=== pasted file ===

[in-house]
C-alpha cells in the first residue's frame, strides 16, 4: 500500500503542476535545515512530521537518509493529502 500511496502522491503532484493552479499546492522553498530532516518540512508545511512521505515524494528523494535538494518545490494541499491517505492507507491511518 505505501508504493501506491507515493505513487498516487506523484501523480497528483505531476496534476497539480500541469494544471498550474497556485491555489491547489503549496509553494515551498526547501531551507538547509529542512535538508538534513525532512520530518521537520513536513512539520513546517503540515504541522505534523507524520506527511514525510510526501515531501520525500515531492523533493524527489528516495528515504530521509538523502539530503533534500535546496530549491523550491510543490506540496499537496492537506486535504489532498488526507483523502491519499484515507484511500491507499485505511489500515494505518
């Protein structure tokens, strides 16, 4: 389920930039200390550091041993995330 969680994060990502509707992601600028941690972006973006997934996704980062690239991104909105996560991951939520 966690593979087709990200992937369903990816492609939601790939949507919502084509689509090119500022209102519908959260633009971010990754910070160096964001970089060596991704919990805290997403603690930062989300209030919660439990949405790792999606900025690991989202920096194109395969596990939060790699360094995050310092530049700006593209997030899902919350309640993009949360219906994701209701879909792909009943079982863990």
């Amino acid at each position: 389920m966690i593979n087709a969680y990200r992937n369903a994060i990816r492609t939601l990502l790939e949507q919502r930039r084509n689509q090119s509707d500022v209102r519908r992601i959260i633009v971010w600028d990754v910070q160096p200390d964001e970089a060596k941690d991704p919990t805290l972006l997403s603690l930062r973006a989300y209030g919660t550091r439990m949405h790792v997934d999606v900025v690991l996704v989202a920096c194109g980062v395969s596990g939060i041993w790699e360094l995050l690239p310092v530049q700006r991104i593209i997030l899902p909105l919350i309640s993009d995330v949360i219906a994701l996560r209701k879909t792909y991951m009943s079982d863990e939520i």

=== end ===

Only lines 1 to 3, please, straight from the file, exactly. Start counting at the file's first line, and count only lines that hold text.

[in-house]
C-alpha cells in the first residue's frame, strides 16, 4: 500500500503542476535545515512530521537518509493529502 500511496502522491503532484493552479499546492522553498530532516518540512508545511512521505515524494528523494535538494518545490494541499491517505492507507491511518 505505501508504493501506491507515493505513487498516487506523484501523480497528483505531476496534476497539480500541469494544471498550474497556485491555489491547489503549496509553494515551498526547501531551507538547509529542512535538508538534513525532512520530518521537520513536513512539520513546517503540515504541522505534523507524520506527511514525510510526501515531501520525500515531492523533493524527489528516495528515504530521509538523502539530503533534500535546496530549491523550491510543490506540496499537496492537506486535504489532498488526507483523502491519499484515507484511500491507499485505511489500515494505518
């Protein structure tokens, strides 16, 4: 389920930039200390550091041993995330 969680994060990502509707992601600028941690972006973006997934996704980062690239991104909105996560991951939520 966690593979087709990200992937369903990816492609939601790939949507919502084509689509090119500022209102519908959260633009971010990754910070160096964001970089060596991704919990805290997403603690930062989300209030919660439990949405790792999606900025690991989202920096194109395969596990939060790699360094995050310092530049700006593209997030899902919350309640993009949360219906994701209701879909792909009943079982863990």